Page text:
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Teen entrepreneurs turn 'know how' into business


Chase McCoy and Nathan Ansel explain how to transfer files from Bettye’s Vickers’ old PC computer to her new Mac desktop at her home in Sturgis.

Chase McCoy and Nathan Ansel explain how to transfer files from Bettye’s Vickers’ old PC computer to her new Mac desktop at her home in Sturgis. Photo by: Micah Green/Dispatch Staff


Carl Smith



Technological advances in computer hardware and software have so come fast and furious over the past decades that they've even carved out a place in our language with idioms like "There's an app for that." 


Combined with developers' vision, the basic application of computer technology can appear limitless at times. At the current rate, it's understandable that some users feel behind the curve when it comes to new programs, operating systems and basic "Computer 101." 


So what happens when local residents need a little insight with a new Apple computer or its advanced software? 


"There are two guys for that." 


Starkville high school graduates Nathan Ansel and Chase McCoy recently founded The Know How, a computer troubleshooting business dedicated to resolving technical problems and ensuring quality user experience in the future. Both are enrolled as computer science majors at Mississippi State University. 


The business is not your traditional brick-and-mortar store; the duo help clients through email, phone and in-home consultations. The co-founders' expertise primarily covers Apple products - iMacs, iPhones and their associated apps - but McCoy said they're willing to assist with almost any computing issue. The team does not install computer hardware, but both said they're willing to resolve any software problems which create Wi-Fi and printer issues. 


"Putting our services into words has been really hard because we do so much. It's hard to sit down and make a list because there are so many obscure things we can help with," he said. "We're trying to offer tech support with a personal touch: We want to be our customers' go-to guys.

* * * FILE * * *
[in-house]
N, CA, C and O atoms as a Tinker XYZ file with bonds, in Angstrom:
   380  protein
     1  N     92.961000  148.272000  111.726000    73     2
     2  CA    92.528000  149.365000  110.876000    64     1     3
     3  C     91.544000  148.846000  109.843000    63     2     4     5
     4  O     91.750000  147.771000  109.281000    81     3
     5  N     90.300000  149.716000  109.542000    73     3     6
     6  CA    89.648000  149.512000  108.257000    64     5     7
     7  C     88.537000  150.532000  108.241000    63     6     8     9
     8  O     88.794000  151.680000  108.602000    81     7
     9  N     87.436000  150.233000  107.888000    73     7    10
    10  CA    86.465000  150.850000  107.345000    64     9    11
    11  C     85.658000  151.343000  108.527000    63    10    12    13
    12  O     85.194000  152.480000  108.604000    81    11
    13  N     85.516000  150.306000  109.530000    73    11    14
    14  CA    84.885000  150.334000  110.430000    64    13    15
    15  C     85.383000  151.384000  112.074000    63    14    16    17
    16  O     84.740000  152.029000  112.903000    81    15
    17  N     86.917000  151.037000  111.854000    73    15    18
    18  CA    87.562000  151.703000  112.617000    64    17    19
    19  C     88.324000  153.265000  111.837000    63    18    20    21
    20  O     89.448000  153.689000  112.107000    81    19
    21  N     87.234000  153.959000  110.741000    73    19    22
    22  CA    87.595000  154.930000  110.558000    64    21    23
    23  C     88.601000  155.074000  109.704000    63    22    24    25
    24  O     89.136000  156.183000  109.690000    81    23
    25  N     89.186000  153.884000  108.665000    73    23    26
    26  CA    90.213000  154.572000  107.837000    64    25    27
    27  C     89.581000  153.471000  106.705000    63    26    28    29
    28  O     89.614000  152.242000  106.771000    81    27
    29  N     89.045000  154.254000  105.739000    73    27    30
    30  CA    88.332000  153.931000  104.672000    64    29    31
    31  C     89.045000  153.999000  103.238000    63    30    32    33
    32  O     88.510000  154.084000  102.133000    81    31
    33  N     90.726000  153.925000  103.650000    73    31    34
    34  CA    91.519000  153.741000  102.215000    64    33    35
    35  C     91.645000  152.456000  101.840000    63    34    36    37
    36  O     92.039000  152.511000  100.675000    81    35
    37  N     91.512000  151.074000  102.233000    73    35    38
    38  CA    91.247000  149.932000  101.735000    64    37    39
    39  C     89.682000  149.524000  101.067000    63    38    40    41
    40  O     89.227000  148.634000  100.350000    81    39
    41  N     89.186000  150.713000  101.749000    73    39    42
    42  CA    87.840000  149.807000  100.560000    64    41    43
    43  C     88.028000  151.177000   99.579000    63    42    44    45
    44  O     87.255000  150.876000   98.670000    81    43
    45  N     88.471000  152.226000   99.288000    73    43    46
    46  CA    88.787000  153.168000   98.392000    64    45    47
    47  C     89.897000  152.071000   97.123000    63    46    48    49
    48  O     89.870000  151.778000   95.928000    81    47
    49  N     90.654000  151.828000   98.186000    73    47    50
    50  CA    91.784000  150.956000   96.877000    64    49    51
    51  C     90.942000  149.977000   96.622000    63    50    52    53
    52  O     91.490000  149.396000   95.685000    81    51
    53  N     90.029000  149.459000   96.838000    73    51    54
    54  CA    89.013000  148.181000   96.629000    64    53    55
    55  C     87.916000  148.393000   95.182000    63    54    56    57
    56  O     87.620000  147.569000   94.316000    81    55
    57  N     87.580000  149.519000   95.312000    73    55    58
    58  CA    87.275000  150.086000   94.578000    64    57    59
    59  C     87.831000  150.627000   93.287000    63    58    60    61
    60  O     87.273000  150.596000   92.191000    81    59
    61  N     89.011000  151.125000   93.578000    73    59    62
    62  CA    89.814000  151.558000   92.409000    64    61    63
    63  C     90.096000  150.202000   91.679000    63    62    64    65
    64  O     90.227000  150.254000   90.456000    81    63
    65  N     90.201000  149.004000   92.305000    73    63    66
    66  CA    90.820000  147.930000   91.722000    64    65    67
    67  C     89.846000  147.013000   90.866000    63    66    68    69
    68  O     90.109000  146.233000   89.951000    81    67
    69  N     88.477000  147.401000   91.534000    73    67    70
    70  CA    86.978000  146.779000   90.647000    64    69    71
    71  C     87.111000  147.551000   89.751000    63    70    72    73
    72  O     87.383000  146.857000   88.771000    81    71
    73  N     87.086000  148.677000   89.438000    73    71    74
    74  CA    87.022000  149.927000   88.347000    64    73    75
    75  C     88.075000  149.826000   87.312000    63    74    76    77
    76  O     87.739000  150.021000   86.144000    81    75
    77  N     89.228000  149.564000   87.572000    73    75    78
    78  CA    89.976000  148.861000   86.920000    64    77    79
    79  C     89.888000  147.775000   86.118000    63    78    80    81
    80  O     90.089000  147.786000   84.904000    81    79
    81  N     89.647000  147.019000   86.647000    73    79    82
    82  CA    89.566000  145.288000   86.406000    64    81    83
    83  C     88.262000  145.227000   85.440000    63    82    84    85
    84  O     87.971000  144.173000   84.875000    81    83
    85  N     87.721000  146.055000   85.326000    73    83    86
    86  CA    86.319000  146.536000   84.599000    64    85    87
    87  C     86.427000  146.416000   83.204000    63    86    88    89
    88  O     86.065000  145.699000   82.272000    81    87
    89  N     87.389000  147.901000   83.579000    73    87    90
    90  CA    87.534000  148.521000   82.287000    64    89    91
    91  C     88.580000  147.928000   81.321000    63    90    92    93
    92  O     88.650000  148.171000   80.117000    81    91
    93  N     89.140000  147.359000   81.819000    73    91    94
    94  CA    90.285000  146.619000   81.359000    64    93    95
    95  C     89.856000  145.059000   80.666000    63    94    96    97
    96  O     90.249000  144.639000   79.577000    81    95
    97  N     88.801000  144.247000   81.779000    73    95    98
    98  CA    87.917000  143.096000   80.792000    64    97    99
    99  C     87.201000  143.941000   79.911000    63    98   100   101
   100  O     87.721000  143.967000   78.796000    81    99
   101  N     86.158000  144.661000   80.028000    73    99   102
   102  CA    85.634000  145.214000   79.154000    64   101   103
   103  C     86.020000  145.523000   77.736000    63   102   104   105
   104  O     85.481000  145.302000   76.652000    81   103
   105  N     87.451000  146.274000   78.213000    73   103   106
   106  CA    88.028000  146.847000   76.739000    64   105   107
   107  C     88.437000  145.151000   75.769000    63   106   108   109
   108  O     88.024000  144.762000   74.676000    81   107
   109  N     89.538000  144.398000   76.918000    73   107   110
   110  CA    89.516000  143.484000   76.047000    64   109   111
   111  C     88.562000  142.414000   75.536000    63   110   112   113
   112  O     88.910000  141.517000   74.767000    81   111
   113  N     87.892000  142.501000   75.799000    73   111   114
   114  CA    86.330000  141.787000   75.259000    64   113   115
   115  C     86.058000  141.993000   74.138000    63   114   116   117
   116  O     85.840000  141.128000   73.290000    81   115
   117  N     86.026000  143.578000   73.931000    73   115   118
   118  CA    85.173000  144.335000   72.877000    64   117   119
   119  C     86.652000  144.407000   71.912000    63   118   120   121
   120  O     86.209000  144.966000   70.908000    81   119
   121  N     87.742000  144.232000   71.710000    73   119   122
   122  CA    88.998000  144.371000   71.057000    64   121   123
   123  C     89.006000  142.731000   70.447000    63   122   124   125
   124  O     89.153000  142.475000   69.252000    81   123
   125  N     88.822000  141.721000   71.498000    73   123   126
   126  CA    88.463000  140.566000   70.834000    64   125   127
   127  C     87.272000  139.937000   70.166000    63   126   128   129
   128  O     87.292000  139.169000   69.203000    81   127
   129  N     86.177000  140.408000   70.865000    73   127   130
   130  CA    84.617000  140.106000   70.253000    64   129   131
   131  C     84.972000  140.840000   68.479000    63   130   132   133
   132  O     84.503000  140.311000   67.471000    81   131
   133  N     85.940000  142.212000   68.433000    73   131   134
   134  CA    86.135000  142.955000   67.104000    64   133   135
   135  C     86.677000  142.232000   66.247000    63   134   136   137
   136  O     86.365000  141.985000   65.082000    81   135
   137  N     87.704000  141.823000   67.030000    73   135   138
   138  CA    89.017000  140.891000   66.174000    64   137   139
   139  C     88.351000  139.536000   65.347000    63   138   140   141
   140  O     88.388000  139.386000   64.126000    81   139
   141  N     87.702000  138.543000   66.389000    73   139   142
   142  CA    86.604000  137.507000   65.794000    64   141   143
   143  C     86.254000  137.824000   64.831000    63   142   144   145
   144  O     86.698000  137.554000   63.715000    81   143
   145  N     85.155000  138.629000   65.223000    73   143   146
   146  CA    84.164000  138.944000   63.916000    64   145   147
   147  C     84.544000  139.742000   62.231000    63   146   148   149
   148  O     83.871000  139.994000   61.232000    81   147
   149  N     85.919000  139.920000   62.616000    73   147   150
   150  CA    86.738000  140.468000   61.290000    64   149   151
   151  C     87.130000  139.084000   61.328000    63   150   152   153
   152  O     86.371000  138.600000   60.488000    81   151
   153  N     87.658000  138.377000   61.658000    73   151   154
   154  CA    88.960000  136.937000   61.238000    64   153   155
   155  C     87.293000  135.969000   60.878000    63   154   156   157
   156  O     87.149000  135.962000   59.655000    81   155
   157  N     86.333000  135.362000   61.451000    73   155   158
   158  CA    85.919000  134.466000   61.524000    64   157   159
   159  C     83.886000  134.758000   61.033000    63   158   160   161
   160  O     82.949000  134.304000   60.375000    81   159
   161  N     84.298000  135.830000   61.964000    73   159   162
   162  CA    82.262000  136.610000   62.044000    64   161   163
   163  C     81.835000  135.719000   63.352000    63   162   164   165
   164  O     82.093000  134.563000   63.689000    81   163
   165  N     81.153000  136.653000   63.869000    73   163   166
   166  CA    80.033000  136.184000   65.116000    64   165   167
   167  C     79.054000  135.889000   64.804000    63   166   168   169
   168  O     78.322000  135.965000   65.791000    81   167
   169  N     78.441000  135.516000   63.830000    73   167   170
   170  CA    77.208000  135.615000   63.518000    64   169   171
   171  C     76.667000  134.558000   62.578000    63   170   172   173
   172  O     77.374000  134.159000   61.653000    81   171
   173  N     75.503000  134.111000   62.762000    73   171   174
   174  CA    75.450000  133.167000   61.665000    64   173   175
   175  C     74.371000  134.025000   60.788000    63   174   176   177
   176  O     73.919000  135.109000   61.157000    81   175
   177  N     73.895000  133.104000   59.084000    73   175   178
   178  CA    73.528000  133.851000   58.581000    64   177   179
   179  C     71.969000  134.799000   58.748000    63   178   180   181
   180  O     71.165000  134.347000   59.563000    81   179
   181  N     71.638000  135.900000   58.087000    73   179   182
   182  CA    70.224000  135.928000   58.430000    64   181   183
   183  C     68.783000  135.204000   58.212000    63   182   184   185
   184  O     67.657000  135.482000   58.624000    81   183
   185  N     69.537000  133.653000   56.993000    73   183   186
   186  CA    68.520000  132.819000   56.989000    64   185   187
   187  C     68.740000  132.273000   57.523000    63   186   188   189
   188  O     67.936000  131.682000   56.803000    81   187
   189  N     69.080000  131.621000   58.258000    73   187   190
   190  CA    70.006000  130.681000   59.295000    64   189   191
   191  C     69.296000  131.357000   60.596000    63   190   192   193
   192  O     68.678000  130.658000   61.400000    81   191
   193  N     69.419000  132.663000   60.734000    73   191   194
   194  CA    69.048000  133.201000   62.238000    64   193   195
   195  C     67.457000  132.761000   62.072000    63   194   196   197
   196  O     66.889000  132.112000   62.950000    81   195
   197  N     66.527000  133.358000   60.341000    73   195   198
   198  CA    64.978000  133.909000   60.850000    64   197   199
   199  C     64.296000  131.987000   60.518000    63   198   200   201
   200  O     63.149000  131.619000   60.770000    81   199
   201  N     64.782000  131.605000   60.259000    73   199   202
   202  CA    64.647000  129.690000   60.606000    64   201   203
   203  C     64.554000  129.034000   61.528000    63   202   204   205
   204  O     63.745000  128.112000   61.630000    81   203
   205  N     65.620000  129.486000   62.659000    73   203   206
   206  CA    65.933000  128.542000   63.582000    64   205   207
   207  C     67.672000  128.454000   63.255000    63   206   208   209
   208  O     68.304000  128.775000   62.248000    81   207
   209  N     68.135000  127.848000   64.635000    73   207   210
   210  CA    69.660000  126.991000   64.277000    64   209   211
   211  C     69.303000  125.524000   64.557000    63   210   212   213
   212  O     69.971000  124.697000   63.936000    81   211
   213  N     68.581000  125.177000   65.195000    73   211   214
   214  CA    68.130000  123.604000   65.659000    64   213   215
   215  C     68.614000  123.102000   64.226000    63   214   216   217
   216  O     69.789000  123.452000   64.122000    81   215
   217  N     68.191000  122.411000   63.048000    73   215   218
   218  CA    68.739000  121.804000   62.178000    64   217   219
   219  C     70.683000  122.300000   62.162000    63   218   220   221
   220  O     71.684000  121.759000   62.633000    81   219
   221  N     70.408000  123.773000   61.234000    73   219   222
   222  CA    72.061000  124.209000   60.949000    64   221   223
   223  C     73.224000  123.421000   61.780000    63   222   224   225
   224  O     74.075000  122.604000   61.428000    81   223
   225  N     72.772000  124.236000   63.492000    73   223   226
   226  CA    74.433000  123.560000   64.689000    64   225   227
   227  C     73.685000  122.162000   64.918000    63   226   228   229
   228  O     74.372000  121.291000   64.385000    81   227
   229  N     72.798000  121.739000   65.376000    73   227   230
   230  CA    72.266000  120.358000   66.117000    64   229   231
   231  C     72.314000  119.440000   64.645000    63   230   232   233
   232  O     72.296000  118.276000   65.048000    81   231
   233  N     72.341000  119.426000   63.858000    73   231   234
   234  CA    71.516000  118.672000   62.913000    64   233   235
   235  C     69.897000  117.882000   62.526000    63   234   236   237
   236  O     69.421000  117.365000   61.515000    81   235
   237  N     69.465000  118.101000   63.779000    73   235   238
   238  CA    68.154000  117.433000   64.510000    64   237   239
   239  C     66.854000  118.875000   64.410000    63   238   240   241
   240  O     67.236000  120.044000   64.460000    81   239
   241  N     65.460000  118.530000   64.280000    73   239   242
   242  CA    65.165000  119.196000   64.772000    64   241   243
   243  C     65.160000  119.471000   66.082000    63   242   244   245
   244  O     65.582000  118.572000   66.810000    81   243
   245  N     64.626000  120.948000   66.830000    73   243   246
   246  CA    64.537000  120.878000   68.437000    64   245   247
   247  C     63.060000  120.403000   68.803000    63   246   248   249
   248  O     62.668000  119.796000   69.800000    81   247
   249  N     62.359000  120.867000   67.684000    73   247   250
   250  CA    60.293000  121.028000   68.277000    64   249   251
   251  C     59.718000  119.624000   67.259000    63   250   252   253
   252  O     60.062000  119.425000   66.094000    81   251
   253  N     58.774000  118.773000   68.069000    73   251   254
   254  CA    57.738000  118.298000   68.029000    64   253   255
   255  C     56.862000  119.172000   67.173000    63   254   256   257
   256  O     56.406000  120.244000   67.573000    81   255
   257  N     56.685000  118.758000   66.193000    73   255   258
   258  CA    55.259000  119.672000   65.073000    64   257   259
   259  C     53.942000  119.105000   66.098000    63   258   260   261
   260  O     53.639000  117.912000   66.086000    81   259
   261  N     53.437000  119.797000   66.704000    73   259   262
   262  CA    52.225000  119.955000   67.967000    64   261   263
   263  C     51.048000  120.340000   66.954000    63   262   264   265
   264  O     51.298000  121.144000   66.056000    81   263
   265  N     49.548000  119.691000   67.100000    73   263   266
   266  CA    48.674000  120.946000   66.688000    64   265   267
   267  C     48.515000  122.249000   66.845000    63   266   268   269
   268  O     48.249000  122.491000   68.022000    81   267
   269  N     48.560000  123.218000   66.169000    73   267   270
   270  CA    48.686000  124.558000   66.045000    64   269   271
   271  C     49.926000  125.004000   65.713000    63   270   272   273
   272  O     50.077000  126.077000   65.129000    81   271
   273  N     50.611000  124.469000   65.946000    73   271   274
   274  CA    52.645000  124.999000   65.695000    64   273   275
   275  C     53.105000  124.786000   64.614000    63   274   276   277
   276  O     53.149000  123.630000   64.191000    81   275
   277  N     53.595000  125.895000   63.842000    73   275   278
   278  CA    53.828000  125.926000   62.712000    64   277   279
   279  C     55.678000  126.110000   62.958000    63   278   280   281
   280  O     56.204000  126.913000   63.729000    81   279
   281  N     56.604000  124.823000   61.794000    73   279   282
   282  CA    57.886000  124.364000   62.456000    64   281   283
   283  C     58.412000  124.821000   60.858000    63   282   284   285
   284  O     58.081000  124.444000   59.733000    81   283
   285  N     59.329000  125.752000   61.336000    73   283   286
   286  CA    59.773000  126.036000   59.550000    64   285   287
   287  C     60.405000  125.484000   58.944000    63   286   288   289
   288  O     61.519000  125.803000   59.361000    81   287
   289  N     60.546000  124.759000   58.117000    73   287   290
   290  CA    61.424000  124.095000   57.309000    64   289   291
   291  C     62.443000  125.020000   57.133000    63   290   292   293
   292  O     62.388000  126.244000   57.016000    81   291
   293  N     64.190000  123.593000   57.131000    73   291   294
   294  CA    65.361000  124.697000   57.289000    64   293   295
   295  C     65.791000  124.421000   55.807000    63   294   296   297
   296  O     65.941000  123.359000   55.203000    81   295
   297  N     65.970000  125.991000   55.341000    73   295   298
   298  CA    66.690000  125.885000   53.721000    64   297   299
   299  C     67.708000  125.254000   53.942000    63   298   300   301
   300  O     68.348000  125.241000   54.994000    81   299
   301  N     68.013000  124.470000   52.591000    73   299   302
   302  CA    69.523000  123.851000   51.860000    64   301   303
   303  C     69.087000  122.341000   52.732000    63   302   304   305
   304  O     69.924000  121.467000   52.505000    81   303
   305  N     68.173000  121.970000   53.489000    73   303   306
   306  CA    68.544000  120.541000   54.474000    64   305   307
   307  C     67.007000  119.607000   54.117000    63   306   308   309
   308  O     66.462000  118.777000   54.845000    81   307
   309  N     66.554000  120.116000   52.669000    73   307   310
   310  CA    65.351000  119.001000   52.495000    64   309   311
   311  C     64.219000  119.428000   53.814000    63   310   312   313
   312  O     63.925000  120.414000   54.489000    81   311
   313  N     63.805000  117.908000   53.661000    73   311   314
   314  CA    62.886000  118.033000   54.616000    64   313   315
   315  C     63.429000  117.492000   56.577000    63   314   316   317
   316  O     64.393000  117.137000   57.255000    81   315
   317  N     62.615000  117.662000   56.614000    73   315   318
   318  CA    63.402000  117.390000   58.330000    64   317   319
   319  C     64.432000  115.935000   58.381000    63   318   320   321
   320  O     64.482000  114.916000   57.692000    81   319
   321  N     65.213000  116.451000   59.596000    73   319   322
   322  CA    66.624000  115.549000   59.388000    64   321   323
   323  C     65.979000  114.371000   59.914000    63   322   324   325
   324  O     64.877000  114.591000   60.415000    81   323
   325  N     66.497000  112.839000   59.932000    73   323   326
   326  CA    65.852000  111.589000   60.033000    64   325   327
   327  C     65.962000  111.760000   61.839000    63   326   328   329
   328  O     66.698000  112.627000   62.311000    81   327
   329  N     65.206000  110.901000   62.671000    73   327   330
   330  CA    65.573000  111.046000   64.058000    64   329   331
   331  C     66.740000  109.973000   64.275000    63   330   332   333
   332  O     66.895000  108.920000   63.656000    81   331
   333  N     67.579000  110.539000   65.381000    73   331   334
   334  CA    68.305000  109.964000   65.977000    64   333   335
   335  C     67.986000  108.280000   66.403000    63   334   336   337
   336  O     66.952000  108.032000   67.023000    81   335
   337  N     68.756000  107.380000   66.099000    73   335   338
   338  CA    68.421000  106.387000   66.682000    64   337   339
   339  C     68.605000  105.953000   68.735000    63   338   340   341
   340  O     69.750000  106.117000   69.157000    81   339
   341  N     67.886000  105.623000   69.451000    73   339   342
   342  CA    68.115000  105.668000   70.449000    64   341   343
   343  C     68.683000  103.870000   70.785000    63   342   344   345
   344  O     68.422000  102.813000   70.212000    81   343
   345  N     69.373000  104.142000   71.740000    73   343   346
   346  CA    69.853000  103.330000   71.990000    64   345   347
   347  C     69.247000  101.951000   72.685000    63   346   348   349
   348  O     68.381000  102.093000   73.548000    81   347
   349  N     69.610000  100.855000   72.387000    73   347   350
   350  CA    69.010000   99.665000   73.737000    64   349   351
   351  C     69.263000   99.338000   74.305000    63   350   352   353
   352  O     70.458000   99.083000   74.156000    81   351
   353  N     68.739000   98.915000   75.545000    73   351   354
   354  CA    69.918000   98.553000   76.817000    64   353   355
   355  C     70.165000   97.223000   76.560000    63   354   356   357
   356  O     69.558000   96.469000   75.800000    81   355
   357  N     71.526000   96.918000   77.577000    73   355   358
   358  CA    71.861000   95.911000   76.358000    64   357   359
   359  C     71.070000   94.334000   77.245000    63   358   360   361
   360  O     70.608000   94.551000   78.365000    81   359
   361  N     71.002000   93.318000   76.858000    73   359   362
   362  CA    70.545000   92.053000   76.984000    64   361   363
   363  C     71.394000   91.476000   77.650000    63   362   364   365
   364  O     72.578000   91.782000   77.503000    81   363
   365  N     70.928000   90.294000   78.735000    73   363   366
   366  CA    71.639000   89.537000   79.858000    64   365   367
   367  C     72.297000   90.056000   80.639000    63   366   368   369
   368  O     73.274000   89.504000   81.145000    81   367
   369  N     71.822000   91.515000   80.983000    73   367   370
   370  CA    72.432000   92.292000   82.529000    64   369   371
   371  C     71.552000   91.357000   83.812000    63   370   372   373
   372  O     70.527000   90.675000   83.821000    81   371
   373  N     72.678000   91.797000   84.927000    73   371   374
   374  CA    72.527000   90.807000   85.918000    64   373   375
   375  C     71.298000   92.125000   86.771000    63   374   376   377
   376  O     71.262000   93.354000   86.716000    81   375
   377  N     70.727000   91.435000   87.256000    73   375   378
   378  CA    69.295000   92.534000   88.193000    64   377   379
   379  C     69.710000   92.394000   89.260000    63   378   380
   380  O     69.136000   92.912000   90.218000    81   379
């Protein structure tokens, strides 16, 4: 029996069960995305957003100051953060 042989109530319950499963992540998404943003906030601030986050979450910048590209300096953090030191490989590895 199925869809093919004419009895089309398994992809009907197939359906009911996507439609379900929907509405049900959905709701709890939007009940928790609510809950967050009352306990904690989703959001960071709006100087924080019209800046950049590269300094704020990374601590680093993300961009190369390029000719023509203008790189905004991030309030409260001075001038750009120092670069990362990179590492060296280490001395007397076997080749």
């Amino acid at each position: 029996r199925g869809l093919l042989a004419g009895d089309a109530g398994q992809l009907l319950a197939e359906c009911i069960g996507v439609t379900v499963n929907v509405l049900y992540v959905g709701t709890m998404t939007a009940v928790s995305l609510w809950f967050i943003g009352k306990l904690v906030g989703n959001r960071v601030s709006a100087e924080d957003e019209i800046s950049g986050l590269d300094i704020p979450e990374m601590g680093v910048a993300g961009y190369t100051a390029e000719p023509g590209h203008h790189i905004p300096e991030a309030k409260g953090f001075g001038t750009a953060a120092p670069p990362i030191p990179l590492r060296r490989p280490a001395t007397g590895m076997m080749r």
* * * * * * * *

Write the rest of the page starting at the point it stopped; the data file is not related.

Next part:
The co-founders originally wanted to collaborate on a tech blog, Ansel said, but the idea shortly turned into a business model focused on direct communication with its customer base. 


The company's website - (no, it's not dot-com) - offers a page where customers can book appointments with the two self-described computer nerds. Instead of customers checking off computing issues on a form, the site simply provides a text box where they can explain their problems.  


"Technology changes so quickly because it builds off itself. Even I can get behind when programs update and evolve within the span of a few months," Ansel said. "I just want to help people use their computers in a way that improves their ability to work and make things simpler and easier." 


"Our business is largely dependent on word of mouth. Happy clients equal more business," McCoy added. 


The Know How team currently provides house calls within Oktibbeha County. McCoy said he and Ansel are willing to travel outside the area to help those in need. House calls are $60 per hour and billed every 30 minutes. A one-hour minimum is required, McCoy said. Similar pricing plans are available for phone consultations. 


"If it's a very simple fix or question, it'll be free. We're people too, and we're not trying to nickel and dime folks," McCoy said. "We're not rigid. We're willing to do a little bit of everything if people ask for our help."


Carl Smith covers Starkville and Oktibbeha County for The Dispatch. Follow him on Twitter @StarkDispatch



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